In 1863, a man named Edward Everett recited one of the most forgettable speeches in American history. Everett’s 2-hour speech was beautiful. It was epic. It was bleeding with patriotism. But after he concluded, a fatigued, almost sad, lanky figure approached the podium that rainy November day and delivered one of the most timeless arrangement of words ever recorded. The following applause was delayed, scattered, and "barely polite.” Nonetheless, Abraham Lincoln’s Gettysburg Address remains among the most admired and cherished speeches of all time.
Everett, not Lincoln, was supposed to be the famous name associated with that day. No one predicted the 16th president’s 272-word speech would be the one to solidify in perpetual fame. Because you really never know how any event will eventually play out. No one does.
And that’s ok.
If we embrace that we do not know everything, we can make decisions based in reality–not delusion. That’s why we, at AssetBuilder, embrace the importance of following an investment approach based on diversification and discipline rather than prediction and timing. Pretending to know the future can only yield short-term benefit–if anything. But we are in this for the long-haul. We continue to pursue investments that last, not mere years, but lifetimes.
At the beginning of the year, a common view was that the financial markets would not repeat their strong returns from 2016. Many cited an uncertain global economy, political turmoil in the US, implementation of Brexit, conflicts in the Middle East, North Korea’s weapons buildup, and the “sky is falling” headlines went on.
But those headlines did not reflect the numbers.
The media said the stark political division in our country brought on by our new president would negatively affect the global markets. But for the first time since 1897, the total return for the US stock market (the CRSP 1-10 Index and, prior to 1926, the Dow Jones Industrial Average) was positive in every single month of the year. During the year, a great deal of media coverage focused on markets at all-time highs; and some investors braced themselves for a sharp drop in stock prices. Not only did the much anticipated “correction” never occur, financial markets remained remarkably calm. Out of 254 trading days in 2017, the total return of the S&P 500 Index rose or fell over 1% only eight times. By comparison, in a more rambunctious year such as 1999, it did so 92 times.
2017 was also riddled with North Korean threats of a nuclear missile strike. They even boasted that mainland US cities were vulnerable to its newest warheads. Next-door neighbor South Korea would seem to have the most to lose if such a catastrophe occurred, but Korean stocks were among the top performers in 2017, with a total return of 29.5% in local currency and 46.0% in US dollar terms.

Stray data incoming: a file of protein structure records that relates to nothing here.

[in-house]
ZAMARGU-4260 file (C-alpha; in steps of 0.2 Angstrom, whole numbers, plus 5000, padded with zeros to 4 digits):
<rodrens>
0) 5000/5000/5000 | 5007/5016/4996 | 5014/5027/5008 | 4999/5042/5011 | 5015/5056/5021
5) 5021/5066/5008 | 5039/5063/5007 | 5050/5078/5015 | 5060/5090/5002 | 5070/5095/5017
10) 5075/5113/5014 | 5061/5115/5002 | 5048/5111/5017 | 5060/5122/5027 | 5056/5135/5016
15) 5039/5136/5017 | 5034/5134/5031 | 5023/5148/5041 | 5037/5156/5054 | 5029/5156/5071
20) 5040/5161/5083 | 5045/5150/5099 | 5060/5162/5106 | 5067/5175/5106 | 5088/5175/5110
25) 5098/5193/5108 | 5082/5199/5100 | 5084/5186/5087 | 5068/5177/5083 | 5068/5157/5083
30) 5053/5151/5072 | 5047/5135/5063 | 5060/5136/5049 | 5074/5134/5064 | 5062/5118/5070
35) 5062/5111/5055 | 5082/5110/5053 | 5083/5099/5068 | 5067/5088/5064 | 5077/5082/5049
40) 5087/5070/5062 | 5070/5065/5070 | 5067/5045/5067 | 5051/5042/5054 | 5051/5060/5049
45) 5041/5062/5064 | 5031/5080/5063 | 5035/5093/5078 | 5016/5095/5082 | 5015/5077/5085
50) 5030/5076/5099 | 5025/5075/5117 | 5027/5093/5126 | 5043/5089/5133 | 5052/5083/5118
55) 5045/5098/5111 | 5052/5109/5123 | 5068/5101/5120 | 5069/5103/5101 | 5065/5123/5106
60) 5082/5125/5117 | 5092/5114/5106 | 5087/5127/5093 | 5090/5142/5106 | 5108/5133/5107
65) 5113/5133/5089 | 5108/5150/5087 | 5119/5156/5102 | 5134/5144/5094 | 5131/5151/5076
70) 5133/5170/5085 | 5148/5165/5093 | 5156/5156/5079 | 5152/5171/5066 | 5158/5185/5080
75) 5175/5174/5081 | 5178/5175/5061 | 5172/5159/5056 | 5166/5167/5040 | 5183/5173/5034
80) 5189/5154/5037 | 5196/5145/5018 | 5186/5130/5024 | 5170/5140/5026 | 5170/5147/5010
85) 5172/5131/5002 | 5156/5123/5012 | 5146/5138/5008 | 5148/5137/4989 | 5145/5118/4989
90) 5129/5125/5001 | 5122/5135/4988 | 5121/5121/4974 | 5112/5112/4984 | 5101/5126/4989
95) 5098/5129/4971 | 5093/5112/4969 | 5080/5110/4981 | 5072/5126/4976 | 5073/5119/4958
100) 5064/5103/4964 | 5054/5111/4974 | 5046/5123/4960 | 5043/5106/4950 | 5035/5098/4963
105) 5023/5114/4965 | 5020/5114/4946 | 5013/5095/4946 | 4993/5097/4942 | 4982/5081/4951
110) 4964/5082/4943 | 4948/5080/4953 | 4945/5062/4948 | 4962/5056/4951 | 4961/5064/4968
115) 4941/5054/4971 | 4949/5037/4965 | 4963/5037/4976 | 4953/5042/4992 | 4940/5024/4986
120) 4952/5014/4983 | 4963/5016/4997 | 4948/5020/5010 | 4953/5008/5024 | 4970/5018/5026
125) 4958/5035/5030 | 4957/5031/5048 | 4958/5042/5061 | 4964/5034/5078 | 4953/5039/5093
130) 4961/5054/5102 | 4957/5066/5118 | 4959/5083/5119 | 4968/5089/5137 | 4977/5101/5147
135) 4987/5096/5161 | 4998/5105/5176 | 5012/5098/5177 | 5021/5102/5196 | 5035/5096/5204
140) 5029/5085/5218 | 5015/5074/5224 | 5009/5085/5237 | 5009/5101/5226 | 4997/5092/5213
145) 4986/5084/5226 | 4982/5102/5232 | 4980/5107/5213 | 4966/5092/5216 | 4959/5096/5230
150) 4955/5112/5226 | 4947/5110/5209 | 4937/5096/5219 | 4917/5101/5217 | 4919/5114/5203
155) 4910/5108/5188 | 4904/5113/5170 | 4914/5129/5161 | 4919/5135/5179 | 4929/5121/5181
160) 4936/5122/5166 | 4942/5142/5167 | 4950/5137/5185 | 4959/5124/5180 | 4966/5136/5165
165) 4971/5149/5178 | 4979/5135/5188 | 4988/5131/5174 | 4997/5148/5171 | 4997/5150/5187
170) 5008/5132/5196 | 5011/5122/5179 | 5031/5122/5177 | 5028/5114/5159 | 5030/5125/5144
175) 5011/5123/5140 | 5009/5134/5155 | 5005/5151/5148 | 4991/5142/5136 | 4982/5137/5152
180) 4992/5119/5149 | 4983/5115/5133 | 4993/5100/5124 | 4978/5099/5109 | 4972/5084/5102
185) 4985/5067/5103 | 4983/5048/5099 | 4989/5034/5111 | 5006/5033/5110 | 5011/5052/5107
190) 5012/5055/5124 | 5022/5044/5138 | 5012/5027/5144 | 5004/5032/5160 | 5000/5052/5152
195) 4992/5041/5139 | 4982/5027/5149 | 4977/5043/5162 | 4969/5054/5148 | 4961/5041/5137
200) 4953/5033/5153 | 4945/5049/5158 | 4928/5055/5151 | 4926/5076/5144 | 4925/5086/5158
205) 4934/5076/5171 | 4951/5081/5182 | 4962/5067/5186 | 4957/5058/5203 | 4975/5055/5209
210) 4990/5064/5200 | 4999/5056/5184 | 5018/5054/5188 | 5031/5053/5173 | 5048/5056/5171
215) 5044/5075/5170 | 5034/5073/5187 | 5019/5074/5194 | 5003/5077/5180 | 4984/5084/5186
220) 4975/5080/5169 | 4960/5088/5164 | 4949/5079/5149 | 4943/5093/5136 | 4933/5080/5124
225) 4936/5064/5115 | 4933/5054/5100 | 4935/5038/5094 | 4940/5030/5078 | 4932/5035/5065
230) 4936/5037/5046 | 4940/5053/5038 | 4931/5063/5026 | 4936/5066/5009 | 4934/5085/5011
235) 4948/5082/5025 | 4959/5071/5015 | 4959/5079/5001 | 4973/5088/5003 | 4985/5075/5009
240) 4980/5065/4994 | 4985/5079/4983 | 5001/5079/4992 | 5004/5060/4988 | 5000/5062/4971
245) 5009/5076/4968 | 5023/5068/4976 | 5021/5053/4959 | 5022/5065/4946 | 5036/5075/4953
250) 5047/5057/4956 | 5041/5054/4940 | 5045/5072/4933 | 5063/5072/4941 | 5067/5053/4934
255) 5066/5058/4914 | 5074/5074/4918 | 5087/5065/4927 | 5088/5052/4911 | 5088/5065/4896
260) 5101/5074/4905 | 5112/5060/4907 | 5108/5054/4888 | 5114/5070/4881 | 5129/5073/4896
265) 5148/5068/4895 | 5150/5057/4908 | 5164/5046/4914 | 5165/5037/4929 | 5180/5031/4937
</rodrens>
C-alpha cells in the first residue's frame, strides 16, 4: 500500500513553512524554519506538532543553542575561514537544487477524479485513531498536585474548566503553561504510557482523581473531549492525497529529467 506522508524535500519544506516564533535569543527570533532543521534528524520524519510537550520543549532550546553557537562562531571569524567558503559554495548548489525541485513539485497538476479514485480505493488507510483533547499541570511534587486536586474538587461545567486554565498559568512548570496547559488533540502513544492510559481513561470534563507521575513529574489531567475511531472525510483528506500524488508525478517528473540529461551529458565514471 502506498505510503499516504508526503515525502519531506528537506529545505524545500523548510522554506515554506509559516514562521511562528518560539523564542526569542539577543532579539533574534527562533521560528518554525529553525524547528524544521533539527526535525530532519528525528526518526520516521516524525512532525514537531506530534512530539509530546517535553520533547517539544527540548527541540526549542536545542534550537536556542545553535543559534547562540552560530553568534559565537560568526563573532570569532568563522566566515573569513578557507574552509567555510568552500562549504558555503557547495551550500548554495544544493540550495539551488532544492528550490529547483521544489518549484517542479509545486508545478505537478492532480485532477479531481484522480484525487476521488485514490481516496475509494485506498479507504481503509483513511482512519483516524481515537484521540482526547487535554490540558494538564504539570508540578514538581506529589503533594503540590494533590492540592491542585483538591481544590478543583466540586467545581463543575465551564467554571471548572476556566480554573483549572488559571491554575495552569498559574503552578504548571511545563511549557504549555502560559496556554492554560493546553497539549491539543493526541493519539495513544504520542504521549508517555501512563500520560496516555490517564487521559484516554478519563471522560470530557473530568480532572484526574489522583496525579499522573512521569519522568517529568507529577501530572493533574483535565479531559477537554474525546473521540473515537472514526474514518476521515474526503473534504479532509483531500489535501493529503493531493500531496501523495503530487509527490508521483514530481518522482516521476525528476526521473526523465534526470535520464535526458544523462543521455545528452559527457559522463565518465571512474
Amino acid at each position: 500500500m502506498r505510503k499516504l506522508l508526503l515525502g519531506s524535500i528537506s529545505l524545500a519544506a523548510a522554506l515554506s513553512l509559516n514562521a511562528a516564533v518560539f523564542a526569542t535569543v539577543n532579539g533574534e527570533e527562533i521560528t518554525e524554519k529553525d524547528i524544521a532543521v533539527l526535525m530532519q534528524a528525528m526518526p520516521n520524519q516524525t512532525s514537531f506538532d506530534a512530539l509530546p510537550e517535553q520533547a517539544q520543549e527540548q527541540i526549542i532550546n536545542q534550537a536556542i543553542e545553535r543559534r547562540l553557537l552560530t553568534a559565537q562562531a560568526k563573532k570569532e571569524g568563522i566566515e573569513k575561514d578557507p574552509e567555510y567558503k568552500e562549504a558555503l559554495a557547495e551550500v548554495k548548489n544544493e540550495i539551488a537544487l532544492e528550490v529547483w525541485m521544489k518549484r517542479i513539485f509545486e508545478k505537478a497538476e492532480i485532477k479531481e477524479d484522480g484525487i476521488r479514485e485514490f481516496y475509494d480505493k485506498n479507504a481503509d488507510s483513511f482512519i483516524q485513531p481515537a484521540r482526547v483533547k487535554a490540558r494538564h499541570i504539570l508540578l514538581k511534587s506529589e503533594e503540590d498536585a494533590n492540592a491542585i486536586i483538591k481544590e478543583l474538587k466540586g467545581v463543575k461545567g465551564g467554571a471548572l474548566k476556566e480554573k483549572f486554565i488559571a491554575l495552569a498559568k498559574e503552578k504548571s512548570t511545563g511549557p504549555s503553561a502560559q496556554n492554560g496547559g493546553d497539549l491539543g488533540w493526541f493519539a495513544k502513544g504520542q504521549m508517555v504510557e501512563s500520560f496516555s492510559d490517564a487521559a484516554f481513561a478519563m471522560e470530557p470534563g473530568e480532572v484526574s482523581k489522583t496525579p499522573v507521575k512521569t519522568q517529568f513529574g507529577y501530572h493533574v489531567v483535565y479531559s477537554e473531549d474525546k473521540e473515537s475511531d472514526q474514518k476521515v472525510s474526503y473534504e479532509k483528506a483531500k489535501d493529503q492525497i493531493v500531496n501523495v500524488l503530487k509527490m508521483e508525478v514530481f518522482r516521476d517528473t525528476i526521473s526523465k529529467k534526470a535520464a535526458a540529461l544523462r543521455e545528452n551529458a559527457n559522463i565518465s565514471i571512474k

Financial markets surprised many investors in 2017, but then again, they have a long history of surprising investors. For example, from 1926–2017, the annualized return for the S&P 500 Index was 10.2%. But returns in any single year were seldom close to this figure. They fell in a range between 8% and 12% only six times in the last 92 years but experienced gains or losses greater than 20% 40 times (34 gains, six losses). Investors should appreciate that realized returns may be far different from expected returns.
Overall, 2017 felt like a paradox to investors. The harder they tried to enhance their results by paying close attention to current events, the more likely they failed to capture the rate of return the capital markets offered.
You Can’t Predict Random
…but you can prepare for it. Of course, this is ignored by the ever-over-confident active manager pouring over return rates and hunting for “trends” that advocate their next stock-pick. But what they fail to realize (or at least hope you will) is that, over time, buy and hold and diversification ultimately supersede predicting stocks. Because those predictions might yield great returns this year; but what about the next? And the next? How does one pick winning stocks every year? Here’s a secret: you can’t. As demonstrated below, stocks do not follow a pattern or inclination, hence the Randomness of Returns.
AssetBuilder will never fall down the slippery slope of stock-fortunetelling. Instead, we employ what works. And it’s not that we’re hesitant to adapt to the modern age; we are simply confident we can give you consistent returns throughout your life (including retirement) doing it our way. The randomness of returns model proves that buy and hold is the sturdiest ship in this tumultuous sea of investing.
AssetBuilder Model Performance
Given last year’s positive market performance across multiple asset classes it is tempting to become over exuberant. But we know not to focus on just a single year’s performance–we examine the performance projected over at least a ten-year range. Take a look at the chart below. We picked three DFA funds that are each a component of all of our models from 5 -14. The DFA Emerging Markets Small Cap fund allocation ranges from 3% to 12% within our portfolios. Similarly, both DFA International Small Cap Value fund and DFA US Small Cap Value funds are both part of every portfolio that we manage. The following table illustrates the fund’s performance relative to its benchmark for both one and 10-year time periods.
|1 Year||10 Years|
|DFA Emerging Markets Small Cap||MSCI Emerging Markets Index||35.26||37.28||4.71||1.68|
|DFA International Small Cap Value||MSCI World Ex USA Small Cap Index||27.98||31.04||5.77||5.16|
|DFA US Small Cap Value||Russell 2000 Value Index||7.21||7.84||8.80||8.17|
As you can see, while each fund’s returns in 2017 were impressive, they each trailed their benchmark. However, when you expand to a 10-year time horizon, you see that each fund outperforms their respective benchmark. No matter how the market behaves, it’s important to remind ourselves to maintain the long-term perspective and measure our performance accordingly.
You’ll Be Hearing from Us